Oct. 8, 1988
Columbia def. Princeton, 16-13
New York 

Having not won a game in nearly five years, Columbia looked to snap a then-Division I-AA record 44-game losing streak. Princeton held a 10-9 lead early in the first half after a touchdown by halfback Kris Keys and two field goals by kicker Chris Luts. The Lions finally put points on the board after quarterback Bruce Mayhew lobbed the ball nine yards to tight end Matt Less for a touchdown, and Lions kicker Matt Pollard hit a 33 yard field goal to bring Columbia within one before halftime. Going into the fourth quarter, Luts booted another field goal giving the Tigers a 13-9 lead. The game winner came when running back Solomon Johnson took a handoff and ran two yards for a touchdown with 5:13 to play. The clock seemed to near midnight in this Cinderella story when the Tigers lined up for a 48-yard field goal in the last few seconds of the game, but Luts’ kick was just short of the goal post. The Tigers ended the 1988 season with a record of 6-4 and the Lions finished 2-8.

Oct. 9, 1971
Tulane def. No. 18 North Carolina, 37-29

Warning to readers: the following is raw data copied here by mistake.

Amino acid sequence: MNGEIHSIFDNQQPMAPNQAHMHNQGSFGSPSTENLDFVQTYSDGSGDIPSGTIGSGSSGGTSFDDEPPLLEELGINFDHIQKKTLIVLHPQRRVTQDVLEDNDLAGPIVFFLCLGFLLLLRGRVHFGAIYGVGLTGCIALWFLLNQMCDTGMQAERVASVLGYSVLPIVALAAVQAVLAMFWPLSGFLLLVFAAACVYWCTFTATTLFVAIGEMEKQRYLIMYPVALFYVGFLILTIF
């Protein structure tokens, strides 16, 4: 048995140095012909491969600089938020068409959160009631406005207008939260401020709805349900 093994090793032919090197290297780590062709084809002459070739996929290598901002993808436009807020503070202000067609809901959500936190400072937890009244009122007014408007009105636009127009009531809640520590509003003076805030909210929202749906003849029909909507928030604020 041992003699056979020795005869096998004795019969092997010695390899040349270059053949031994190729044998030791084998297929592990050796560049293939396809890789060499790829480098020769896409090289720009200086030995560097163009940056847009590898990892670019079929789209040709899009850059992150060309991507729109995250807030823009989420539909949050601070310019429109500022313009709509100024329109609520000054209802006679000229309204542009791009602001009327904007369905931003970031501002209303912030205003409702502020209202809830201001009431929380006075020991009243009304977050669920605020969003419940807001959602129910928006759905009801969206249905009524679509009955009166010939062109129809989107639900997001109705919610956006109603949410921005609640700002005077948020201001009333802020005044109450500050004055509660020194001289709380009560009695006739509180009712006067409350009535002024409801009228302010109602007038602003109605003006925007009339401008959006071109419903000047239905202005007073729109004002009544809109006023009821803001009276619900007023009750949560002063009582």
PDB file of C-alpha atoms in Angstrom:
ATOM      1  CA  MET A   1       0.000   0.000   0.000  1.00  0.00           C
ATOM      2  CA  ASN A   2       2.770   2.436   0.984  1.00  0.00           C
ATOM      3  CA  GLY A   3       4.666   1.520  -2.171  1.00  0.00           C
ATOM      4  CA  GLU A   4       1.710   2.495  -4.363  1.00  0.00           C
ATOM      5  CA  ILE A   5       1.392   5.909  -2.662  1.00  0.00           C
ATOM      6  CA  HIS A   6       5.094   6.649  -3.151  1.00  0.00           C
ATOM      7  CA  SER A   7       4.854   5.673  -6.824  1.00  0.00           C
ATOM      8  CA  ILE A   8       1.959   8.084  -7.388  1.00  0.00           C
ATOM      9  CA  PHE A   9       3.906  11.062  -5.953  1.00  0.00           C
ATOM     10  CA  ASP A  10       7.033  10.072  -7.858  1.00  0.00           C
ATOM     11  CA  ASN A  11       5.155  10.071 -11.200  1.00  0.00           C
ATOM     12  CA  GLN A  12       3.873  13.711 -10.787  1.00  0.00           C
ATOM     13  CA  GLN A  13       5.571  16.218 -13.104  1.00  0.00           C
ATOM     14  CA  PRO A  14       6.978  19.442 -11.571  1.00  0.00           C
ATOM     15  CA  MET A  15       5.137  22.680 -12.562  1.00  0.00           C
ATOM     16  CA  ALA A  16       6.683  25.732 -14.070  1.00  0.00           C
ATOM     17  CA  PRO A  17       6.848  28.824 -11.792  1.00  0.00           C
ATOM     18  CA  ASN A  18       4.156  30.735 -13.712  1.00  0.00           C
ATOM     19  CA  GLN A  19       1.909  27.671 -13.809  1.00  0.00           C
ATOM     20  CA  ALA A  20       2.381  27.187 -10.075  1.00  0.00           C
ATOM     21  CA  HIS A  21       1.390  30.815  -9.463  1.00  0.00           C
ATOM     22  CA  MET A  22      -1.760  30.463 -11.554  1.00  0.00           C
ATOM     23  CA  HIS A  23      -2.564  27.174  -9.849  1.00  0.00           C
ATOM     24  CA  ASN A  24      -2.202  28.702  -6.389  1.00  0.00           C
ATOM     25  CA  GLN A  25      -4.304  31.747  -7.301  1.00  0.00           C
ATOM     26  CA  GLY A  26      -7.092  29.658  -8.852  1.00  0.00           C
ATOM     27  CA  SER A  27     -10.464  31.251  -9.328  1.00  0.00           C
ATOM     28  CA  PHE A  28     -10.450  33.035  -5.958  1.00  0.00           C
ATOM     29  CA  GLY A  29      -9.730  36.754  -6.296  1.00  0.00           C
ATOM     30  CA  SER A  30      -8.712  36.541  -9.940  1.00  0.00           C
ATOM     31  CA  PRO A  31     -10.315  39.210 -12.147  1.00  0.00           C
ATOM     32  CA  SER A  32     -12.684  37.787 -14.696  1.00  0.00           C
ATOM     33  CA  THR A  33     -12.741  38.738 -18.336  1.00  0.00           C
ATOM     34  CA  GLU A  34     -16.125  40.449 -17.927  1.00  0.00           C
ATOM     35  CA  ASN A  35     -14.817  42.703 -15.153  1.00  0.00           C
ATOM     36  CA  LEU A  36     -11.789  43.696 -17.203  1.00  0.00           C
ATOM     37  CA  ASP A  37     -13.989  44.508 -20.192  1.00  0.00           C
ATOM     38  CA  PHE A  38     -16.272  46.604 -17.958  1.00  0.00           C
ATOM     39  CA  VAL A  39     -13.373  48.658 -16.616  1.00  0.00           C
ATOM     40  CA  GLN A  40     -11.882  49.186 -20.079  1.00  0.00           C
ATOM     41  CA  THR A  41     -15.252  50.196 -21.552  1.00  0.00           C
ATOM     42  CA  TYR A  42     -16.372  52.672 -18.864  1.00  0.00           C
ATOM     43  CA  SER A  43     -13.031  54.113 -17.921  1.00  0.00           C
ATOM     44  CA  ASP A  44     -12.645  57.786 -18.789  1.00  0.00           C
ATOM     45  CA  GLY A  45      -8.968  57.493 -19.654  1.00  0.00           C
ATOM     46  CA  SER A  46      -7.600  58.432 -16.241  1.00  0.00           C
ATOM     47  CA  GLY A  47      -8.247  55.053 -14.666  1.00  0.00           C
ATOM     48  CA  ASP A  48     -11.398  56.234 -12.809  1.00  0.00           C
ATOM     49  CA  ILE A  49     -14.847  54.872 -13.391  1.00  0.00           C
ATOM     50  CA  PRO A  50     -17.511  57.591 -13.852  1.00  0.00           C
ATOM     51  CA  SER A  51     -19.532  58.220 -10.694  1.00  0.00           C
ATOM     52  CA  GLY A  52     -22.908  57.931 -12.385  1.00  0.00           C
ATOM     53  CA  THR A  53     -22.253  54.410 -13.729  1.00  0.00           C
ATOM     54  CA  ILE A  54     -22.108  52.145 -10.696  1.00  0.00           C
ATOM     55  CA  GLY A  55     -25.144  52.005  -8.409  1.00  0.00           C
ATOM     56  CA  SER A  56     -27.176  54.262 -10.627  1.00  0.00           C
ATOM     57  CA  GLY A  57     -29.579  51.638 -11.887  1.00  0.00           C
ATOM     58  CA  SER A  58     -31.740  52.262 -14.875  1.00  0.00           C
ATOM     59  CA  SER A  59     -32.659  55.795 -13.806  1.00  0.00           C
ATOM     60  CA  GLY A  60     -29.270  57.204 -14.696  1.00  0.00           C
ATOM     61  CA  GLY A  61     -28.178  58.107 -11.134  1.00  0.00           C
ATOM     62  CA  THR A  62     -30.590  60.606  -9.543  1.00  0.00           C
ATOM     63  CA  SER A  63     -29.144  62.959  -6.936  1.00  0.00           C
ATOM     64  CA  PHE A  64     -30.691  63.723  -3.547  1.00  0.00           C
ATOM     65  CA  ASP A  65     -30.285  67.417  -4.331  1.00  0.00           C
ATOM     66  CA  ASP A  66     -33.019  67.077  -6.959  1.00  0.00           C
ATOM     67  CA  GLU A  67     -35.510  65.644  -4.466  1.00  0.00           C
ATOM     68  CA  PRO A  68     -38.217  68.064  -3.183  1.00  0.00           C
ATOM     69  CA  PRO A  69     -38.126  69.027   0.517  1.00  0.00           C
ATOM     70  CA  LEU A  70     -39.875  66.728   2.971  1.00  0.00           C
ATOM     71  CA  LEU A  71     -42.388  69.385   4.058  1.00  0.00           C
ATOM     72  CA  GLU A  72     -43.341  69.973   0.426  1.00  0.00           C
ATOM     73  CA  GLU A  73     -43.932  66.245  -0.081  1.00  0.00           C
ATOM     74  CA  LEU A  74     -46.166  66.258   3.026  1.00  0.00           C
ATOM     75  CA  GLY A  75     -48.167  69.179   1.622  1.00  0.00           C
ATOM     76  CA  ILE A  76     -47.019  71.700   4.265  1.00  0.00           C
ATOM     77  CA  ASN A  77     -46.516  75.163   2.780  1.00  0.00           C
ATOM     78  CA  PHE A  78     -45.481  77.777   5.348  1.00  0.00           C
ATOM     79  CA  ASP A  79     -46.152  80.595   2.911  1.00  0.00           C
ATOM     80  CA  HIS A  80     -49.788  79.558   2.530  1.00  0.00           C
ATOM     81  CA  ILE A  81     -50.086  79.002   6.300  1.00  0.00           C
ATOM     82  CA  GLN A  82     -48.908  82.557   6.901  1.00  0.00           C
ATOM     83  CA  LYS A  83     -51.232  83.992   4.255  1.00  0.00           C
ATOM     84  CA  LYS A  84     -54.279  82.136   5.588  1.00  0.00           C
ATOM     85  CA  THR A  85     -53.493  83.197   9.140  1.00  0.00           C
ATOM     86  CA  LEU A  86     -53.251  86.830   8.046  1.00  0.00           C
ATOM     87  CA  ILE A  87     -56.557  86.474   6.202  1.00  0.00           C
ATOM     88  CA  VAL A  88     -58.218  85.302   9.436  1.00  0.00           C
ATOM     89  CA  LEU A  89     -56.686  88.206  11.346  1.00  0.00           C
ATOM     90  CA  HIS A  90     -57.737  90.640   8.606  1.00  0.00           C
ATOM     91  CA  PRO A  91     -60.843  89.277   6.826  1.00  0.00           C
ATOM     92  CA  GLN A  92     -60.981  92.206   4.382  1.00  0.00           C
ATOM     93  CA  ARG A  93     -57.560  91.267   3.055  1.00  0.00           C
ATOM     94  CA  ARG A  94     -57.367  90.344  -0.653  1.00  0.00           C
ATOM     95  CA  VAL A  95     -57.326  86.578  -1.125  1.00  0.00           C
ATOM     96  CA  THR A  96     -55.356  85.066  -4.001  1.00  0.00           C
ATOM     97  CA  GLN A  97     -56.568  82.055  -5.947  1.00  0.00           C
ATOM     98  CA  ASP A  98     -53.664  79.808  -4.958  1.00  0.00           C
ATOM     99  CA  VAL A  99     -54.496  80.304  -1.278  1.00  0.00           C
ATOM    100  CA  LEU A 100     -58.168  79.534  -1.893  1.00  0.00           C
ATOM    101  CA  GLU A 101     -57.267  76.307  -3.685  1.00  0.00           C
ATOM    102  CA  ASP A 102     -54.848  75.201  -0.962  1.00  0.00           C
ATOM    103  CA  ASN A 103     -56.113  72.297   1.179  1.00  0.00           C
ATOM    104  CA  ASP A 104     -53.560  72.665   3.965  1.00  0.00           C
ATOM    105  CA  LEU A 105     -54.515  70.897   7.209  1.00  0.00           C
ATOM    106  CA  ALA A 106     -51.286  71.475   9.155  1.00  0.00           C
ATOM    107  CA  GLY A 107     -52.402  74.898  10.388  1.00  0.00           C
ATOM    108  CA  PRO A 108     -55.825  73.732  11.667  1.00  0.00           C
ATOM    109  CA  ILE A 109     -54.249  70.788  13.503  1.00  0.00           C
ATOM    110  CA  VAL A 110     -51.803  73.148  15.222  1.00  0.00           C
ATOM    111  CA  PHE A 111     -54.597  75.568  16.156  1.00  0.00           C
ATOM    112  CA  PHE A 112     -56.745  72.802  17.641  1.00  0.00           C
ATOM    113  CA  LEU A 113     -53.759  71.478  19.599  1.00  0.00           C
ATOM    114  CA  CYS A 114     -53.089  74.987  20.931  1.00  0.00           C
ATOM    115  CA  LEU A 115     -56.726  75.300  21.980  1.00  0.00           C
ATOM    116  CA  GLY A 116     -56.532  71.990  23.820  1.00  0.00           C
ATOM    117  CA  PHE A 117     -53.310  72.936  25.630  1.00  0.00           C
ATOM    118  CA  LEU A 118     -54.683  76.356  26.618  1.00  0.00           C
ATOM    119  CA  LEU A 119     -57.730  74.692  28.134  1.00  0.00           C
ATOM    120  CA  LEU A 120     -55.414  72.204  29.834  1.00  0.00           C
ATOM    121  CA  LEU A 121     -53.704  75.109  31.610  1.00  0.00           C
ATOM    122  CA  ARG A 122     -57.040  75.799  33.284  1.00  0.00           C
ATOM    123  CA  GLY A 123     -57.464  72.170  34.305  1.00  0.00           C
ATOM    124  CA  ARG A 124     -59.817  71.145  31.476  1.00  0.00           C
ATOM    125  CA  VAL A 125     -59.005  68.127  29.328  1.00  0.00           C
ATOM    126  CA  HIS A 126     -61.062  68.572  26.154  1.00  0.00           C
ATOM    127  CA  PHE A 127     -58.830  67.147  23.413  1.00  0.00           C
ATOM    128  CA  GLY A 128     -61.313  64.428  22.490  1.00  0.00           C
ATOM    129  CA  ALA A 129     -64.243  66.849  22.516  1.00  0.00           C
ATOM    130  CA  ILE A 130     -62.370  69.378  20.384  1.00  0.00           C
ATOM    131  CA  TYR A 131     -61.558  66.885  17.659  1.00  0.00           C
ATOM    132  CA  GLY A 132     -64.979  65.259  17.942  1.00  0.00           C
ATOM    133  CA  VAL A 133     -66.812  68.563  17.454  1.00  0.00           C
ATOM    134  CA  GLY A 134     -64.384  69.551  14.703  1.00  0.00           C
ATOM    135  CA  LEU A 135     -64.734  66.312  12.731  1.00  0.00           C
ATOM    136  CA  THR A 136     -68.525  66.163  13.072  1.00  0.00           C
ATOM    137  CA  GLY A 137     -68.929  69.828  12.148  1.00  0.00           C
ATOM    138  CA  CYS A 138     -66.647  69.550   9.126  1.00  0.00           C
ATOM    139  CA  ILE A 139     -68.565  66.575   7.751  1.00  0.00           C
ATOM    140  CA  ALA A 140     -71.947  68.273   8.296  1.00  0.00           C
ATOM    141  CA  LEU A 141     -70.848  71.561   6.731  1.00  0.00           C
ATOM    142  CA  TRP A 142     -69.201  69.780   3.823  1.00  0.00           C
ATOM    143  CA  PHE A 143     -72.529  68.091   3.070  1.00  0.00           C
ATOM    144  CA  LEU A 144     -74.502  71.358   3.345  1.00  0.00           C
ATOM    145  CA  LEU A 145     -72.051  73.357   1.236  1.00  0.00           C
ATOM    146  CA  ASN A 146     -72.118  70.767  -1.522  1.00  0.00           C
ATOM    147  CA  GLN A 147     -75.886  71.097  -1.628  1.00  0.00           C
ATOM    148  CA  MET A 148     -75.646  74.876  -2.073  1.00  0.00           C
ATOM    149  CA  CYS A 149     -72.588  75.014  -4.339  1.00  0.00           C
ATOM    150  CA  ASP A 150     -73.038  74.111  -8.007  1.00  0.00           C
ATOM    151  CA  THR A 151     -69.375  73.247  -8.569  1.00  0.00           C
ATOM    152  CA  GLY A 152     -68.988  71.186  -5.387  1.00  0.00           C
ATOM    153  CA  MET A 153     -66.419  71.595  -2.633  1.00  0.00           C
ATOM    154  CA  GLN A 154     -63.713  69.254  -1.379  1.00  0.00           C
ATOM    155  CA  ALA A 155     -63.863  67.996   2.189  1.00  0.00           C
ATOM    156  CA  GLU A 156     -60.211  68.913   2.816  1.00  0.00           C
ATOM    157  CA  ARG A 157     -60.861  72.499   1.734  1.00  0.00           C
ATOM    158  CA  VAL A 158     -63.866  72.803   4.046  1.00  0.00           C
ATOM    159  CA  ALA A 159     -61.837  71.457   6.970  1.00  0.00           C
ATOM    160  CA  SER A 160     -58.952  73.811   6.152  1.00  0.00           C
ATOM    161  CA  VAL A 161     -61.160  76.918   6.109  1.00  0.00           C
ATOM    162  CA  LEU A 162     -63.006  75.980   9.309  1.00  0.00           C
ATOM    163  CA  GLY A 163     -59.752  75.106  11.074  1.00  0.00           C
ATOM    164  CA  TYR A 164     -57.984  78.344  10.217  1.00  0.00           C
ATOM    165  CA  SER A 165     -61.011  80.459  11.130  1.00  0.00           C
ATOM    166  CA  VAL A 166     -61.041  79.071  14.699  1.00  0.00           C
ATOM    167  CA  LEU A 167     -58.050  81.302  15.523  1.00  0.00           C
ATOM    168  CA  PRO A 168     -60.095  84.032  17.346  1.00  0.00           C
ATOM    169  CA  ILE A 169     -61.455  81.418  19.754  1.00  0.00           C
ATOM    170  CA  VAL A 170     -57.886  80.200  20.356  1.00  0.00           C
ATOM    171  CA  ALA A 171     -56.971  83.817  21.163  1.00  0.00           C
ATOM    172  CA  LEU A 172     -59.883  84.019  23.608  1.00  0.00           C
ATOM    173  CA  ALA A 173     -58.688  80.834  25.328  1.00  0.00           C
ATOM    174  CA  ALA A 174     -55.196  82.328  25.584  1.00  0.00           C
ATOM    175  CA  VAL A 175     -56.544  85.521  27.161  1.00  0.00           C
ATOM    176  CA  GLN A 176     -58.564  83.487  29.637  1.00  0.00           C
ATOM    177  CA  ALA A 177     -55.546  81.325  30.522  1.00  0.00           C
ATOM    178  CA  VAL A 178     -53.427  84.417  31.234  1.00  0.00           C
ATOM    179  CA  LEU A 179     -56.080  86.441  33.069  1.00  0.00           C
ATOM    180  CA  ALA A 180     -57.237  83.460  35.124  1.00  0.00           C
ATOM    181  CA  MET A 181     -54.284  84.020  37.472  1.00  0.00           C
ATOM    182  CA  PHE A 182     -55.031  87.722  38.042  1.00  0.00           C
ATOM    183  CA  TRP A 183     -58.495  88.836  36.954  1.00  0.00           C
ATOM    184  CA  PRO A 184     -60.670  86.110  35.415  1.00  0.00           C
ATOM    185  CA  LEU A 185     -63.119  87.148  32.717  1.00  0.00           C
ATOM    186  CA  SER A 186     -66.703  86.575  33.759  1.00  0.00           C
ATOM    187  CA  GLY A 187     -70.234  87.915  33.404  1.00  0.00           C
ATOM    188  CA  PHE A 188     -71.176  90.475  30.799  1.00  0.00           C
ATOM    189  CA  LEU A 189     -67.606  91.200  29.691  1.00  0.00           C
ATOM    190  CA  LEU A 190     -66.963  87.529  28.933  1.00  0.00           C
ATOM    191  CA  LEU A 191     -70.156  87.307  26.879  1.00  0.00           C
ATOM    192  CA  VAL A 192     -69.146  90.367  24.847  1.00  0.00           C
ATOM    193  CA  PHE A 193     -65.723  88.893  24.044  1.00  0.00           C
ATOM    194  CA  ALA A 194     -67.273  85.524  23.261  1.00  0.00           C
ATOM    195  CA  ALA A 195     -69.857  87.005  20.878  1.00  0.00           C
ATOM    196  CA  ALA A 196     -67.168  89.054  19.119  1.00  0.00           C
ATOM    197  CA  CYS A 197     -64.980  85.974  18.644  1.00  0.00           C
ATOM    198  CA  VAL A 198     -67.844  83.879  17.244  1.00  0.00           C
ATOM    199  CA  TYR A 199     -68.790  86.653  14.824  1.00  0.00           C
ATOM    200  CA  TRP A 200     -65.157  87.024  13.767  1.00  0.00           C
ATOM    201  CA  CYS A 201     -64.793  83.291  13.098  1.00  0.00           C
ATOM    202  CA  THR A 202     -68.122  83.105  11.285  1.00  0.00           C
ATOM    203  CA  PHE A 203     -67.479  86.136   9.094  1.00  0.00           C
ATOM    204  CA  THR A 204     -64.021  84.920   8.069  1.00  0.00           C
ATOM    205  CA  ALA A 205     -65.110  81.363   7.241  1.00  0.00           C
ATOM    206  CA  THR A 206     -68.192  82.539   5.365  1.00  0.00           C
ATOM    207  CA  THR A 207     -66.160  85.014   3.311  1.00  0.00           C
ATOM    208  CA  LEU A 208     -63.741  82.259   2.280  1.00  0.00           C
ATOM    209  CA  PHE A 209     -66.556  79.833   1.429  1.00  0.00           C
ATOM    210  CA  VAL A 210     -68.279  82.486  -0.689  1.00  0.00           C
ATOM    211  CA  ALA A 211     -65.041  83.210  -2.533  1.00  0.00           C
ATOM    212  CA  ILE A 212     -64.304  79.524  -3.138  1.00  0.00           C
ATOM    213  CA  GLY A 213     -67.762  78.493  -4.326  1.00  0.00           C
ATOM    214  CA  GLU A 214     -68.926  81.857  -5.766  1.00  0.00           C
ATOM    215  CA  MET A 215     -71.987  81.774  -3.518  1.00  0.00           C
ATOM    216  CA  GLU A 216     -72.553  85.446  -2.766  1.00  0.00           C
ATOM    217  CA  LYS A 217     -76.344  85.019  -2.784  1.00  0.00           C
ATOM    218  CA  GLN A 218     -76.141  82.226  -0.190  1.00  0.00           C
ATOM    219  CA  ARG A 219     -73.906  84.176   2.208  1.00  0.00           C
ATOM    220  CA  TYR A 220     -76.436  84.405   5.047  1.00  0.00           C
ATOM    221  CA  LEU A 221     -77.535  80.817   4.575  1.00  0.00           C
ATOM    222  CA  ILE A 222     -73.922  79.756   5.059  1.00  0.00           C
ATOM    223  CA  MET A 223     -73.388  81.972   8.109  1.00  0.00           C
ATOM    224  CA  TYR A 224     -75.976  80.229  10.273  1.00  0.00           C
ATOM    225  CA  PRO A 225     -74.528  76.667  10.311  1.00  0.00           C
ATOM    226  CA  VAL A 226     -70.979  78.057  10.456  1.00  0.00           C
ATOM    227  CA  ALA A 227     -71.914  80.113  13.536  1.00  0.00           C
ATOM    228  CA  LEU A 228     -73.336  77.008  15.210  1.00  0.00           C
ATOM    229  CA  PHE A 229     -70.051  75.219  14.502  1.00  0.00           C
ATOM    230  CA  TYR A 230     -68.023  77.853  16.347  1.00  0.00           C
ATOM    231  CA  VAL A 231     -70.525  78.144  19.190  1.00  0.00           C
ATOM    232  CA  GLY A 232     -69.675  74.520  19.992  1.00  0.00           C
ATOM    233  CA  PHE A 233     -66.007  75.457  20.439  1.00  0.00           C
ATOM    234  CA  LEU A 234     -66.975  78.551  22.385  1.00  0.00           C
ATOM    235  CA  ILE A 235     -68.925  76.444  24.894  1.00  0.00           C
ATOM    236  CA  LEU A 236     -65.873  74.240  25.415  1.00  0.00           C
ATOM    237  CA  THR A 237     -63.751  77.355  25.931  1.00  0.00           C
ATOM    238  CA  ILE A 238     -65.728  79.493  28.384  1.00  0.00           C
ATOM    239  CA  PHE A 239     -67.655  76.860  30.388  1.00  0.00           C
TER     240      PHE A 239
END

Chapel Hill, N.C. 

The No. 18 North Carolina Tar Heels joined No. 14 Duke as the only undefeated teams entering the weekend, and both fell to their respective opponents. Tulane quarterback Mike Walker threw for 267 yards and fired four touchdown passes in the first half to build a 28-11 halftime lead. Walker’s first scoring strike to Bob Marshall marked the first time the Tar Heels trailed all season. UNC rallied behind two fourth-quarter touchdown runs by Goef Hamlin to trim the lead to 28-26, but Green Wave wide receiver Coleman Dupre put the game just out of reach with a 100-yard kickoff return for a touchdown. UNC featured 1971 NFF National Scholar-Athlete William Brafford. The ACC Champion Tar Heels wrapped up a 9-3 season with a 7-3 loss to Georgia in the Gator Bowl. The Green Wave finished 3-8.